Themes are the fundamental and often universal ideas explored in a literary work.
The Power of Language
Nabokov revered words and believed that the proper language could elevate any material to the level of art. In Lolita, language effectively triumphs over shocking content and gives it shades of beauty that perhaps it does not deserve. Lolita is filled with sordid subjects, including rape, murder, pedophilia, and incest. However, Humbert Humbert, in telling his story, uses puns, literary allusions, and repeating linguistic patterns to render this dark tale in an enchanting form. In this way, Humbert seduces his readers as fully and slyly as he seduces Lolita herself. Words are his power, and he uses them to distract, confuse, and charm. He is a pedophile and a murderer, but he builds up elaborate defenses and explanations for his actions, and his language shields him from judgment. With Lolita, Nabokov’s ultimate achievement may be that he forces readers to be complicit in Humbert’s crimes. In order to uncover the actual story of pedophilia, rape, and murder within the text, readers have to immerse themselves in Humbert’s words and their shadowy meanings—and thus they must enter Humbert’s mind. By engaging so closely with Humbert’s linguistic trickery, readers cannot hold him at a far enough distance to see him for the man he truly is.
The Dispiriting Incompatibility of European and American Cultures
Throughout Lolita, the interactions between European and American cultures result in perpetual misunderstandings and conflict. Charlotte Haze, an American, is drawn to the sophistication and worldliness of Humbert, a European. She eagerly accepts Humbert not so much because of who he is, but because she is charmed by what she sees as the glamour and intellect of Humbert’s background. Humbert has no such reverence for Charlotte. He openly mocks the superficiality and transience of American culture, and he views Charlotte as nothing but a simple-minded housewife. However, he adores every one of Lolita’s vulgarities and chronicles every detail of his tour of America—he enjoys the possibilities for freedom along the open American road. He eventually admits that he has defiled the country rather than the other way around. Though Humbert and Lolita develop their own version of peace as they travel together, their union is clearly not based on understanding or acceptance. Lolita cannot comprehend the depth of Humbert’s devotion, which he overtly links to art, history, and culture, and Humbert will never truly recognize Lolita’s unwillingness to let him sophisticate her. Eventually, Lolita leaves Humbert for the American Quilty, who does not bore her with high culture or grand passions.
The Inadequacy of Psychiatry
Humbert’s passion for Lolita defies easy psychological analysis, and throughout Lolita Humbert mocks psychiatry’s tendency toward simplistic, logical explanations. In the foreword to Lolita, John Ray, Jr., Ph.D., claims that Humbert’s tale will be of great interest to psychiatry, but throughout his memoir Humbert does his best to discredit the entire field of study, heaping the most scorn on Freudian psychology. For example, he enjoys lying to the psychiatrists at the sanitarium. He reports mockingly that Pratt, the headmistress of Lolita’s school, diagnoses Lolita as sexually immature, wholly unaware that she actually has an overly active sex life with her stepfather. By undermining the authority and logic of the psychiatric field, Nabokov demands that readers view Humbert as a unique and deeply flawed human being, but not an insane one. Humbert further thwarts efforts of scientific categorization by constantly describing his feelings for Lolita as an enchantment or spell, closer to magic than to science. He tries to prove that his love is not a mental disease but an enormous, strange, and uncontrollable emotion that resists easy classification. Nabokov himself was deeply critical of psychiatry, and Lolita is, in a way, an attack on the field.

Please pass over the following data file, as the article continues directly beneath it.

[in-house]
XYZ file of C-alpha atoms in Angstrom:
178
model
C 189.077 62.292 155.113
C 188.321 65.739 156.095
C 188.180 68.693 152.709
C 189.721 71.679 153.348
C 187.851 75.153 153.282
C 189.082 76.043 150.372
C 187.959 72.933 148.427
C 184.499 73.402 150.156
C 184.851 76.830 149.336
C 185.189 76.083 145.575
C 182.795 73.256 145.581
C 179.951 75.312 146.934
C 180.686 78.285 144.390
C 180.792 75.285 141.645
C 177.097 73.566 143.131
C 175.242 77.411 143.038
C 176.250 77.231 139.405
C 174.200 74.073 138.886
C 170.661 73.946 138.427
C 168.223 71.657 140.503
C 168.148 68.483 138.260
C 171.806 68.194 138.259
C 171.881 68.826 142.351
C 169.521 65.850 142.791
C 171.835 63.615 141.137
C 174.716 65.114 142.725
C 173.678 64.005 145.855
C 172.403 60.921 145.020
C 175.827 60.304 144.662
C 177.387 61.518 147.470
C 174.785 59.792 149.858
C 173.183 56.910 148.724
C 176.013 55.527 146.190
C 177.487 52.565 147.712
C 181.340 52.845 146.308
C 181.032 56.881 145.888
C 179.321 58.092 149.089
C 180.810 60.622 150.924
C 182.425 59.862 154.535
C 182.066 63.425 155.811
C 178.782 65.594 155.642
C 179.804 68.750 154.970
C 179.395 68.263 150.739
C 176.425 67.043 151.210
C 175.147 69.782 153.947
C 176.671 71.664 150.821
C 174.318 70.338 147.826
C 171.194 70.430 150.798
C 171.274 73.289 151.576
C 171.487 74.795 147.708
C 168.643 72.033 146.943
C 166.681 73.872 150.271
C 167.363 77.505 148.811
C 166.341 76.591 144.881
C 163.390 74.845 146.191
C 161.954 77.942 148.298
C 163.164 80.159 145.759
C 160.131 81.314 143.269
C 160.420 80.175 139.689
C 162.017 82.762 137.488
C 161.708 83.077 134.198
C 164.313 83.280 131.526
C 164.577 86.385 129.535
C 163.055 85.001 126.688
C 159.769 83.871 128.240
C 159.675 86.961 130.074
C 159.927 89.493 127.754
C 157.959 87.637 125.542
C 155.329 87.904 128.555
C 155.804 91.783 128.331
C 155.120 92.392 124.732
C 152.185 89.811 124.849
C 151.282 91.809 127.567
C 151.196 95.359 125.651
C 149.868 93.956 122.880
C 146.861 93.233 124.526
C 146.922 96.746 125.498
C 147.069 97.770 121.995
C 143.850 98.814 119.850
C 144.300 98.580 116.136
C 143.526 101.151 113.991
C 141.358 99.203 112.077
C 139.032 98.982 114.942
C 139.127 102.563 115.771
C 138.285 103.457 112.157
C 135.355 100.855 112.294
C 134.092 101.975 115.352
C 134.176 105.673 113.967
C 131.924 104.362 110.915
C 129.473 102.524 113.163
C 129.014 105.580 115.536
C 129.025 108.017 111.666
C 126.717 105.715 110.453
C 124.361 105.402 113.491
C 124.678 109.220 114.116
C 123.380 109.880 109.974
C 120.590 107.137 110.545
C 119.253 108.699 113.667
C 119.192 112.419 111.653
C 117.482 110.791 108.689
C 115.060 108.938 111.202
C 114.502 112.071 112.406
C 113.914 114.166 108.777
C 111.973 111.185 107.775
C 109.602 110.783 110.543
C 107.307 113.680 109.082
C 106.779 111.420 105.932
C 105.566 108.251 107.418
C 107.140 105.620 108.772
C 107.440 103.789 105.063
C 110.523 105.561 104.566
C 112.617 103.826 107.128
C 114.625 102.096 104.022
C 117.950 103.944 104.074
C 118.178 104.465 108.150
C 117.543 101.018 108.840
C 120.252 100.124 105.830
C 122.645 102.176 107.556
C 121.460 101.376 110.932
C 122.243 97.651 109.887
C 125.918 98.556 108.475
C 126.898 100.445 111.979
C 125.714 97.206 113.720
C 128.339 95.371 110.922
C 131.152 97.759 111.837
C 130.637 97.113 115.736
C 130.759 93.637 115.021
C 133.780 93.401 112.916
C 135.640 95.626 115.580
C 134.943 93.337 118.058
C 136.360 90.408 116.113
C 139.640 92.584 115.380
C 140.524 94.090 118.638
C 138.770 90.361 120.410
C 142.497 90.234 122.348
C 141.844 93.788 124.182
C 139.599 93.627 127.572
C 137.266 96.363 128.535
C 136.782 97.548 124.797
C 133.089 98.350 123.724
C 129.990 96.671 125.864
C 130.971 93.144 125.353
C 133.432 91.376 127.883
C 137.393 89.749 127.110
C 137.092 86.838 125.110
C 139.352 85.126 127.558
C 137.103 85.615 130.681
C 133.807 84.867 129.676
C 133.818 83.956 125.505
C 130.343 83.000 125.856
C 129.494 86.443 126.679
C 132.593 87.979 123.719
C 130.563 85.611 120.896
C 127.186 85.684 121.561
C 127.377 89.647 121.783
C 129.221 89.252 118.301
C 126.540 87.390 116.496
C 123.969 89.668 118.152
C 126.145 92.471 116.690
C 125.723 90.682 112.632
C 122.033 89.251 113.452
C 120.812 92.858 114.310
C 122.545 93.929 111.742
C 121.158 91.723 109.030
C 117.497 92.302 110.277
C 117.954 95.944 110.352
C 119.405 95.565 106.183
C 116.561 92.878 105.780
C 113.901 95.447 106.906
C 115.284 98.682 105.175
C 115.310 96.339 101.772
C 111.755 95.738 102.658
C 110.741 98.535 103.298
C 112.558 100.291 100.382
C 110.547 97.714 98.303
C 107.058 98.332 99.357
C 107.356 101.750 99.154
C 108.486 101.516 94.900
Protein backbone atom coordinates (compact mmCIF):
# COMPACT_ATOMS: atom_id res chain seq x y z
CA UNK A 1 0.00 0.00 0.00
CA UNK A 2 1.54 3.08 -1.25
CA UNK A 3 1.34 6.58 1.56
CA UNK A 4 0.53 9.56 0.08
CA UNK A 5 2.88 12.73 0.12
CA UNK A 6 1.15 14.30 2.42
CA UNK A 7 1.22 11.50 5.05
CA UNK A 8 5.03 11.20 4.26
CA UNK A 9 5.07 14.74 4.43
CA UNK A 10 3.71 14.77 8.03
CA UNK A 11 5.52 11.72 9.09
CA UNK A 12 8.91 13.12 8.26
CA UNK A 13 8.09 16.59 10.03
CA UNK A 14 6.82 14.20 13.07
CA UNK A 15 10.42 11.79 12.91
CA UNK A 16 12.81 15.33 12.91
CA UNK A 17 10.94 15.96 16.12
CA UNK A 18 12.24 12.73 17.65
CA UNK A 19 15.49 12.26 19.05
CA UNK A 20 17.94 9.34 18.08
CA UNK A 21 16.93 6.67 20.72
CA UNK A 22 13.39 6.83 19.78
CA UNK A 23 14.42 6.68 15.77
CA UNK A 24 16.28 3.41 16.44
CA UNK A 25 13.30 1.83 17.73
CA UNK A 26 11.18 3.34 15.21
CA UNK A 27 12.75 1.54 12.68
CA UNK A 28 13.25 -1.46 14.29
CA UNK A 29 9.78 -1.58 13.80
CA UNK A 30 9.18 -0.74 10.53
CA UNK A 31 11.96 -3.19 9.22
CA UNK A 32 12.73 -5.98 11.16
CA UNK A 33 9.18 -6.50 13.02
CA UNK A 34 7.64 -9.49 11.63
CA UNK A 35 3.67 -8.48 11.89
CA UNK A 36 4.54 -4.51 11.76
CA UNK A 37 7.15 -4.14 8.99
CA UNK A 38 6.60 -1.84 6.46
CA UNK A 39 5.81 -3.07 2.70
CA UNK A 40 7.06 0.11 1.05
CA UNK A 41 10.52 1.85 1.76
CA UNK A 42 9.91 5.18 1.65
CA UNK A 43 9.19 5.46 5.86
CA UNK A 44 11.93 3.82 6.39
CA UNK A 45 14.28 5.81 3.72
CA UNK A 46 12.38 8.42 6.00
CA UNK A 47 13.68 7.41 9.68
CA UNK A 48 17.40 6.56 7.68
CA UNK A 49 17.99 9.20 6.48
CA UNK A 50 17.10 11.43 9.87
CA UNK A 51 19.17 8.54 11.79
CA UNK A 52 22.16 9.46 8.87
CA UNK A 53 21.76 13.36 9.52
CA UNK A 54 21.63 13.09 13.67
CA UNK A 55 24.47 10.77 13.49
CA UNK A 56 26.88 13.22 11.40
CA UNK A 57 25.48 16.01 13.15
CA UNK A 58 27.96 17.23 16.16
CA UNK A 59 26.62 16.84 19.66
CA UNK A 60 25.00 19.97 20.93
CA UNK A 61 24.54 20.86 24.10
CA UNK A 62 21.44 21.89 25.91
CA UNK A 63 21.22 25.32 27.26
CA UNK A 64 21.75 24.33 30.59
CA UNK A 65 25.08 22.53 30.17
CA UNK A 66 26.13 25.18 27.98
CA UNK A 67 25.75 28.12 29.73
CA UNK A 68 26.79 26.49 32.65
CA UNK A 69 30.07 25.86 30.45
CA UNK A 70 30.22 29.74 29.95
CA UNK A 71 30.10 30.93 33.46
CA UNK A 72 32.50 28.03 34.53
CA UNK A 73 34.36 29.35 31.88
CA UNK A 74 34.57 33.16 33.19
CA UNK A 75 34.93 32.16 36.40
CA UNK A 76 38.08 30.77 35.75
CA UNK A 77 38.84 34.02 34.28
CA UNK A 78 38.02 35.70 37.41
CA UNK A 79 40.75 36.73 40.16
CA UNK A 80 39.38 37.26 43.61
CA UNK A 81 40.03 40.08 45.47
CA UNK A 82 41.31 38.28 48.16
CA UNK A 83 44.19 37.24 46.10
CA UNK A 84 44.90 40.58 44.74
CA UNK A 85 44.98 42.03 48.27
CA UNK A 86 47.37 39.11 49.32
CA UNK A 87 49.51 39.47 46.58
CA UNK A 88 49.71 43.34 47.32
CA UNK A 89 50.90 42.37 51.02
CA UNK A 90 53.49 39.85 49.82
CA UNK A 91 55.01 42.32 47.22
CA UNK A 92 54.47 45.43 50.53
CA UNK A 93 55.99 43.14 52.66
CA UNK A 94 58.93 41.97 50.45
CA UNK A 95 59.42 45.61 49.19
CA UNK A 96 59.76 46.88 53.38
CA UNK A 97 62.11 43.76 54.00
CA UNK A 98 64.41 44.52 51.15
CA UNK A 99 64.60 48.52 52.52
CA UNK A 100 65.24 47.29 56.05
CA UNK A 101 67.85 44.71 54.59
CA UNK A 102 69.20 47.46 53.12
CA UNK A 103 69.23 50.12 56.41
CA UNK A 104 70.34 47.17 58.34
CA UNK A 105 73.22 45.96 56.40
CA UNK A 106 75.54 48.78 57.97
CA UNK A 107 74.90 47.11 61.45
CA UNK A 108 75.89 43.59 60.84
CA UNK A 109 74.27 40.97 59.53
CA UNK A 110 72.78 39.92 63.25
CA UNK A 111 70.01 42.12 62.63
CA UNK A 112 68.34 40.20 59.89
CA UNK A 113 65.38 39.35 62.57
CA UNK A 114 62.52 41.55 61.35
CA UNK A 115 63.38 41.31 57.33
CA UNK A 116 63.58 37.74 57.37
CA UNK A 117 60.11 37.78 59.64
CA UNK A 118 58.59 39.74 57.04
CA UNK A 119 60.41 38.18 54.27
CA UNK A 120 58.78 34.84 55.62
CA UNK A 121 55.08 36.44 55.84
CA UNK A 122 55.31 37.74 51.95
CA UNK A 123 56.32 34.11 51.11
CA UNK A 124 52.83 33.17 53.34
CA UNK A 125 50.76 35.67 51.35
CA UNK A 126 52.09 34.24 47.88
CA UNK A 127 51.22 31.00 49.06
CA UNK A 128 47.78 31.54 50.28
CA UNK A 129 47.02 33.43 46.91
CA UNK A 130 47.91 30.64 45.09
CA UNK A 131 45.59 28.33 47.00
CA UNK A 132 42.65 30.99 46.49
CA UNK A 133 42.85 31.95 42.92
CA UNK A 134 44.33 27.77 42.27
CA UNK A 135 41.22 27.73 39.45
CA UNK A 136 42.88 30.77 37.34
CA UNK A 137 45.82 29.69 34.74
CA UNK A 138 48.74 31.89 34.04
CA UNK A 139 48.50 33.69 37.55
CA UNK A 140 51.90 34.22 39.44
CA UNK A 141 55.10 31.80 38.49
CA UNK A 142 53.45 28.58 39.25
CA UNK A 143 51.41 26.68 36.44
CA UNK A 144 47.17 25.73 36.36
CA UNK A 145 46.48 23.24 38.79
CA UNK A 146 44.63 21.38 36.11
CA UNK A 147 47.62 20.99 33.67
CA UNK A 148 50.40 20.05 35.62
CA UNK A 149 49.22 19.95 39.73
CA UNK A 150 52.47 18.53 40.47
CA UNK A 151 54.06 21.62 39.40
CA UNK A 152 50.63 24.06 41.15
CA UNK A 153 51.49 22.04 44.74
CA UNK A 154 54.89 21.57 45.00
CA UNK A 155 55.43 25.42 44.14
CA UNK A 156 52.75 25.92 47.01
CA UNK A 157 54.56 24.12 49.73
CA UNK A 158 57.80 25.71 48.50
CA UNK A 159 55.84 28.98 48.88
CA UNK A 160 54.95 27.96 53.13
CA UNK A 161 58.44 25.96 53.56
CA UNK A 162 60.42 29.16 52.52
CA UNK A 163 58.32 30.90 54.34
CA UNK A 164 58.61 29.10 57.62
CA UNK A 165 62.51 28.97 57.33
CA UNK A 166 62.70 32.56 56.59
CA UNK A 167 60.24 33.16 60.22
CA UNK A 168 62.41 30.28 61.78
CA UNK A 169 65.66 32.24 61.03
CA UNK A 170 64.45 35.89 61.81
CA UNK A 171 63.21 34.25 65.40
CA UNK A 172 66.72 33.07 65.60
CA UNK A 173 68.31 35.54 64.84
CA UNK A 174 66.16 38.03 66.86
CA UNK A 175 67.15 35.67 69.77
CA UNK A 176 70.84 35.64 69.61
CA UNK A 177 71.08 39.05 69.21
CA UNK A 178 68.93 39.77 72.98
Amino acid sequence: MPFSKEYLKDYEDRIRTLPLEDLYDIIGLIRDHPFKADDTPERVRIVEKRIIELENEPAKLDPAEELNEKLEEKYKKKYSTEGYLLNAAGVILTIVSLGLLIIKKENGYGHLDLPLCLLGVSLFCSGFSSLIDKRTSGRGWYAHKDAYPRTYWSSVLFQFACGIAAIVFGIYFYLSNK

The Alienation Caused by Exile
Humbert and Lolita are both exiles, and, alienated from the societies with which they are familiar, they find themselves in ambiguous moral territory where the old rules seem not to apply. Humbert chooses exile and comes willingly from Europe to America, while Lolita is forced into exile when Charlotte dies. She becomes detached from her familiar community of Ramsdale and goes on the road with Humbert. Together, they move constantly and belong to no single fixed place. The tourists Humbert and Lolita meet on the road are similarly transient, belonging to a generic America rather than to a specific place. In open, unfamiliar territory, Humbert and Lolita form their own set of rules, where normal sexual and familial relationships become twisted and corrupt. Both Humbert and Lolita have become so disconnected from ordinary society that neither can fully recognize how morally depraved their actions are. Humbert cannot see his own monstrosity, and Lolita shows only occasional awareness of herself of a victim.
Though Humbert sweeps Lolita away so that they can find a measure of freedom, their exile ultimately traps them. Lolita is bound to Humbert because she has nowhere else to go, and though Humbert dreams of leaving America with Lolita, he eventually accepts that he will stay in America until he dies. Though each of them undergoes one final exile, Lolita to Dick Schiller and Humbert to prison, it is clear that they are first and foremost exiled from their own selves, an exile so total that they could never return to their original places in the worlds they once left. Exile in Lolita is tragic and permanent.
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